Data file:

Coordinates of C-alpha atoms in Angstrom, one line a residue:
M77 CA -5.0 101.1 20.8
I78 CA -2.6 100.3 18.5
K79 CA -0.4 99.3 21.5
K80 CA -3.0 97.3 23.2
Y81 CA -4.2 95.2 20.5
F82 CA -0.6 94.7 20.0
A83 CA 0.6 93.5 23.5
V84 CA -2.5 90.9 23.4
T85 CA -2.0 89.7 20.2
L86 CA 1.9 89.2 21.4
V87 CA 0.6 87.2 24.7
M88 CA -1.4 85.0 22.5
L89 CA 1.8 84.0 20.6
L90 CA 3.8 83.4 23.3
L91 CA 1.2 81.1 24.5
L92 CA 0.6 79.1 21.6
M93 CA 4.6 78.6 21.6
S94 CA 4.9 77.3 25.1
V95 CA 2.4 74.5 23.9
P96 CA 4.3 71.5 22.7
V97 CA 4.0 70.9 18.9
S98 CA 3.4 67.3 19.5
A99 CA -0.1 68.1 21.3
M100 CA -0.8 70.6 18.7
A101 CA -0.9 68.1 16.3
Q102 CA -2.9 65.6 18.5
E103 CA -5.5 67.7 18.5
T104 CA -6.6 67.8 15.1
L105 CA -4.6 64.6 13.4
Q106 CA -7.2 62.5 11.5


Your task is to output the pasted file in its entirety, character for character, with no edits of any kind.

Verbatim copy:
Coordinates of C-alpha atoms in Angstrom, one line a residue:
M77 CA -5.0 101.1 20.8
I78 CA -2.6 100.3 18.5
K79 CA -0.4 99.3 21.5
K80 CA -3.0 97.3 23.2
Y81 CA -4.2 95.2 20.5
F82 CA -0.6 94.7 20.0
A83 CA 0.6 93.5 23.5
V84 CA -2.5 90.9 23.4
T85 CA -2.0 89.7 20.2
L86 CA 1.9 89.2 21.4
V87 CA 0.6 87.2 24.7
M88 CA -1.4 85.0 22.5
L89 CA 1.8 84.0 20.6
L90 CA 3.8 83.4 23.3
L91 CA 1.2 81.1 24.5
L92 CA 0.6 79.1 21.6
M93 CA 4.6 78.6 21.6
S94 CA 4.9 77.3 25.1
V95 CA 2.4 74.5 23.9
P96 CA 4.3 71.5 22.7
V97 CA 4.0 70.9 18.9
S98 CA 3.4 67.3 19.5
A99 CA -0.1 68.1 21.3
M100 CA -0.8 70.6 18.7
A101 CA -0.9 68.1 16.3
Q102 CA -2.9 65.6 18.5
E103 CA -5.5 67.7 18.5
T104 CA -6.6 67.8 15.1
L105 CA -4.6 64.6 13.4
Q106 CA -7.2 62.5 11.5